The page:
Monday, September 29, 2008

Another Hilly Bike Ride

Carlos and I did 35 miles biking on the roads around Mountain Home, Arkansas. Original plan was to do 40 miles, but we got started too late and didn't want to be caught out in the dark. The Garmin tells us we did 3052 feet of ascent and averaged a little over 15 miles per hour. My maximum speed was 48.5 miles per hour. I started the ride with sort of tired legs, and I was sort of dreading the hills, but I did okay - much better than I expected. It is now just a couple of hours since we finished the ride. My legs are a little tired, but not too bad. They actually feel the best that they have since that hilly run that Coach Kathy sent us on nine days ago.

I now have added the map and elevation profile, which were downloaded from Carlos' Garmin.

Saturday, September 27, 2008

Finished the Eighteen Miler

Well, we finished our eighteen miler this morning. It seems like most people did pretty well - much better than the sixteen miler. I heard that Bobby had a rough day, though. But that's the way it goes. Sometimes you have good runs, and sometimes you don't.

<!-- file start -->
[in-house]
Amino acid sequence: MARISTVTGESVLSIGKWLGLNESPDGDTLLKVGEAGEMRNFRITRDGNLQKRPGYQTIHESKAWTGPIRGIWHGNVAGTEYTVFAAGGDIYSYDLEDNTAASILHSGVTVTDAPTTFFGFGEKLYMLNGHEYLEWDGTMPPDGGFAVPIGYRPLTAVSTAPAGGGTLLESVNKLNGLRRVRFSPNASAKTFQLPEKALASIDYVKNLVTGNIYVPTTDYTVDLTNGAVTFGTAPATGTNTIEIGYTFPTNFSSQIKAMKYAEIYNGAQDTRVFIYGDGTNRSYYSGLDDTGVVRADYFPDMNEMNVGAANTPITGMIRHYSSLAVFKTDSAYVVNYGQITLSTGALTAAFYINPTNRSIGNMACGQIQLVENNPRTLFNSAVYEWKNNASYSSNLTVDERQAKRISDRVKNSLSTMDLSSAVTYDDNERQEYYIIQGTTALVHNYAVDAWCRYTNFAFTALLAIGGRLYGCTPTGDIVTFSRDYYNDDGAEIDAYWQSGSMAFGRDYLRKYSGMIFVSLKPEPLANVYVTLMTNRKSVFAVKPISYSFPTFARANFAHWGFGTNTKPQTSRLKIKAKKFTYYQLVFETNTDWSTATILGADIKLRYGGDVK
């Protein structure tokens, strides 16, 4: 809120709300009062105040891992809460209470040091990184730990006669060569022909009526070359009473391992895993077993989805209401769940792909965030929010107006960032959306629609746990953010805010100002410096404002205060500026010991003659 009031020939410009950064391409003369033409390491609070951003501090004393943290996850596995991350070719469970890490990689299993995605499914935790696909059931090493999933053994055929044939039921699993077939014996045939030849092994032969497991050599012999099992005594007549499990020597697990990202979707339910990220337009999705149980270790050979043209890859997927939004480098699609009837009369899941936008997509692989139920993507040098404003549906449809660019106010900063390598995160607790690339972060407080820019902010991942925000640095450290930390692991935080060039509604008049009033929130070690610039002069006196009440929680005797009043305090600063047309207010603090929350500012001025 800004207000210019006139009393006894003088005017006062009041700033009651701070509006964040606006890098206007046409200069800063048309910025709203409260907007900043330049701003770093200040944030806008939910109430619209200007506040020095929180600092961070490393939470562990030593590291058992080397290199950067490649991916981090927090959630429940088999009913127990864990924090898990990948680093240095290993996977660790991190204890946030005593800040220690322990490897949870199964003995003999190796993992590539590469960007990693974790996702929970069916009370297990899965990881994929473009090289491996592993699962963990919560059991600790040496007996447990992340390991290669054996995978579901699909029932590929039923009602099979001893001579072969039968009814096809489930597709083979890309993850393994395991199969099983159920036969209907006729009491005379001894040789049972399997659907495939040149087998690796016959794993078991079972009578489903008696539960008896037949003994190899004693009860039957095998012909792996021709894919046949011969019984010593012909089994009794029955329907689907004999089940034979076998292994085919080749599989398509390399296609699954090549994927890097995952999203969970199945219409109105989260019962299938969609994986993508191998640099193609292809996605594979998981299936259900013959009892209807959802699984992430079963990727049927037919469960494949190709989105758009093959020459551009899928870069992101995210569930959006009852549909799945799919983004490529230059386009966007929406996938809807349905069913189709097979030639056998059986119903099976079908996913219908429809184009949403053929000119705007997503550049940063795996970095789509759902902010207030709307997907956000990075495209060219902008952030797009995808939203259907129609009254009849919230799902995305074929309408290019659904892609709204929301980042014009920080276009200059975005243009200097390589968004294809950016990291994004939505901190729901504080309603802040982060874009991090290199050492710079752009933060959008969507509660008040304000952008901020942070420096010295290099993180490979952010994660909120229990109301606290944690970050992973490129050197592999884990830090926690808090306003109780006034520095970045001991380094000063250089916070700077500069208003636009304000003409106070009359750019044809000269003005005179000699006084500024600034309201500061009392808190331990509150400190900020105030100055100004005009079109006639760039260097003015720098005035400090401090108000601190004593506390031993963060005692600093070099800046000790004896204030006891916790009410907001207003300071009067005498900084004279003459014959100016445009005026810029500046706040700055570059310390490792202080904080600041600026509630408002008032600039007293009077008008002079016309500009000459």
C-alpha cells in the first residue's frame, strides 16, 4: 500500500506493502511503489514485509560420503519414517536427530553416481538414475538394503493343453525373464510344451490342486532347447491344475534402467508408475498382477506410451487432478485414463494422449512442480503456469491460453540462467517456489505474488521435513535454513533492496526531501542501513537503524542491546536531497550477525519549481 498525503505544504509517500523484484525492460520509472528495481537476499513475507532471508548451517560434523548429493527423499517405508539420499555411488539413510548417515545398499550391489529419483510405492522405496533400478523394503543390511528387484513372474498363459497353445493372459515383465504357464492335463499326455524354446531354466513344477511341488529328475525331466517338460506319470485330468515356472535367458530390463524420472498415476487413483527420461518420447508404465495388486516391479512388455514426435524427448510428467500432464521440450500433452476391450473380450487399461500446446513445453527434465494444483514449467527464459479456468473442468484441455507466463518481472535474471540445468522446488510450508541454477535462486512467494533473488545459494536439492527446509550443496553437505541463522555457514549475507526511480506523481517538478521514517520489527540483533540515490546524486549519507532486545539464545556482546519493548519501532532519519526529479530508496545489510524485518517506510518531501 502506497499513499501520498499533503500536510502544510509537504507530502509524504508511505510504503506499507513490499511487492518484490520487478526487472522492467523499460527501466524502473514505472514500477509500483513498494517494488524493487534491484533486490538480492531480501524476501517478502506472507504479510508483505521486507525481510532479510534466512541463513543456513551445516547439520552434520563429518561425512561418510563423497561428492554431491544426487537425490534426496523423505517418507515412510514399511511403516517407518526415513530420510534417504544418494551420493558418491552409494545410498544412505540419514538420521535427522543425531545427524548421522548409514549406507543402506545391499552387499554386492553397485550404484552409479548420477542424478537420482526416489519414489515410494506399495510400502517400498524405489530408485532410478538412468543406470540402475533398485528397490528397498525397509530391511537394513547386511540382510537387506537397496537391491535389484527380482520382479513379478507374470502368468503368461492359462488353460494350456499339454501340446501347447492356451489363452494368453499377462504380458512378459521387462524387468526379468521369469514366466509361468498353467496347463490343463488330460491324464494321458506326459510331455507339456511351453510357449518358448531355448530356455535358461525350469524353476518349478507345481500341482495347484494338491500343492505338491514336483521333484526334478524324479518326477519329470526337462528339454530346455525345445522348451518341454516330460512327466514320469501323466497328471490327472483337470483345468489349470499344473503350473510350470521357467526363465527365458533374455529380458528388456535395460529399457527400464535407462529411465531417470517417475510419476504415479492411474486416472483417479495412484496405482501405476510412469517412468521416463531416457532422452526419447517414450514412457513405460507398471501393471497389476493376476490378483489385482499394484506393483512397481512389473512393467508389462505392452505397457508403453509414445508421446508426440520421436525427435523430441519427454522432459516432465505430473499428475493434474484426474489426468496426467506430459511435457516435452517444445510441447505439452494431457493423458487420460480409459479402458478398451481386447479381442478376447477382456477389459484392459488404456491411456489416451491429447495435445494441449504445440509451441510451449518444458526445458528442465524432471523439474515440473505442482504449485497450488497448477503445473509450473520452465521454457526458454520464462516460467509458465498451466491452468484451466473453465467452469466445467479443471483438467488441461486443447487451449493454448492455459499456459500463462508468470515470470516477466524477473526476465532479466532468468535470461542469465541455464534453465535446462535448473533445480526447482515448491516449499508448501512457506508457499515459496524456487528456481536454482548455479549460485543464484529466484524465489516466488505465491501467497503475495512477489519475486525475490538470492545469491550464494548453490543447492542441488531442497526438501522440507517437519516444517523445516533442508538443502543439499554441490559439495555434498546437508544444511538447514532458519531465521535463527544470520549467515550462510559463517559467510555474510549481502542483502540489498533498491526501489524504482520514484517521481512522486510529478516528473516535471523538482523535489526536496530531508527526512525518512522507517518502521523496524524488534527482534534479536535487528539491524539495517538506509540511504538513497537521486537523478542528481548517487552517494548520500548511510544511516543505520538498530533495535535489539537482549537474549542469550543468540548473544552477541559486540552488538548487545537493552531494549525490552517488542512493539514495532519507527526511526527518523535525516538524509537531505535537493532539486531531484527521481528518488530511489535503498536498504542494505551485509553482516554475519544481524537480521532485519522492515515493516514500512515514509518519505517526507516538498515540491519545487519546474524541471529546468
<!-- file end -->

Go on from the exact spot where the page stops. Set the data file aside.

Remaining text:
On Wednesday I posted some tips for the eighteen miler. I guess I should give an update on how I did following the tips. You know, practice what you preach.
  • Run slowly.... a minute or even two minutes per mile slower than your expected marathon pace. My planned marathon pace is 8:20 - 8:30. I ran about a 10 minute pace for most of the run, although I slowed down the last lap to keep with my running partner for the day. PASSED.
  • Start off slowly and keep a steady pace or pick up your pace toward the end. If you are feeling really good, you can even speed up to your expected marathon pace in the last few miles. That will give you confidence. It is much better than dying and having to slow down at the end of a run. I actually slowed down the last lap, but that was because my training partner was struggling to keep pace. After we finished, I did an extra 4 miles at a quicker pace. Part if it was with Rusty, so you know it was quick. PASSED.
  • Use gels or some other form of carb replacement during the run. Also drink during the run. I had watermelon Sport Beans, strawberry Shot Blocks, and blueberry roctane Gu. Every couple of miles I would eat a shot block or a sport bean or two, and I had the gu with about four miles to go. I felt like I had plenty of energy considering that I haven't slept well the last couple of nights. I definitely didn't drink enough during the run. My weight was down by six pounds after the run. HALF CREDIT.
  • Eat well the day or two before the run - like you plan to do before the marathon. Nope, I didn't eat that well - double cheeseburger & fries for lunch, cheeseburger, potato salad, baked beans, and chips for supper. FAILED.
  • Get plenty of rest the night or two before the long run. I got about seven hours sleep - spread out over two nights. FAILED MISERABLY.
  • Drink plenty of fluids the day or two before the long run, and drink during and after the run too. PASSED.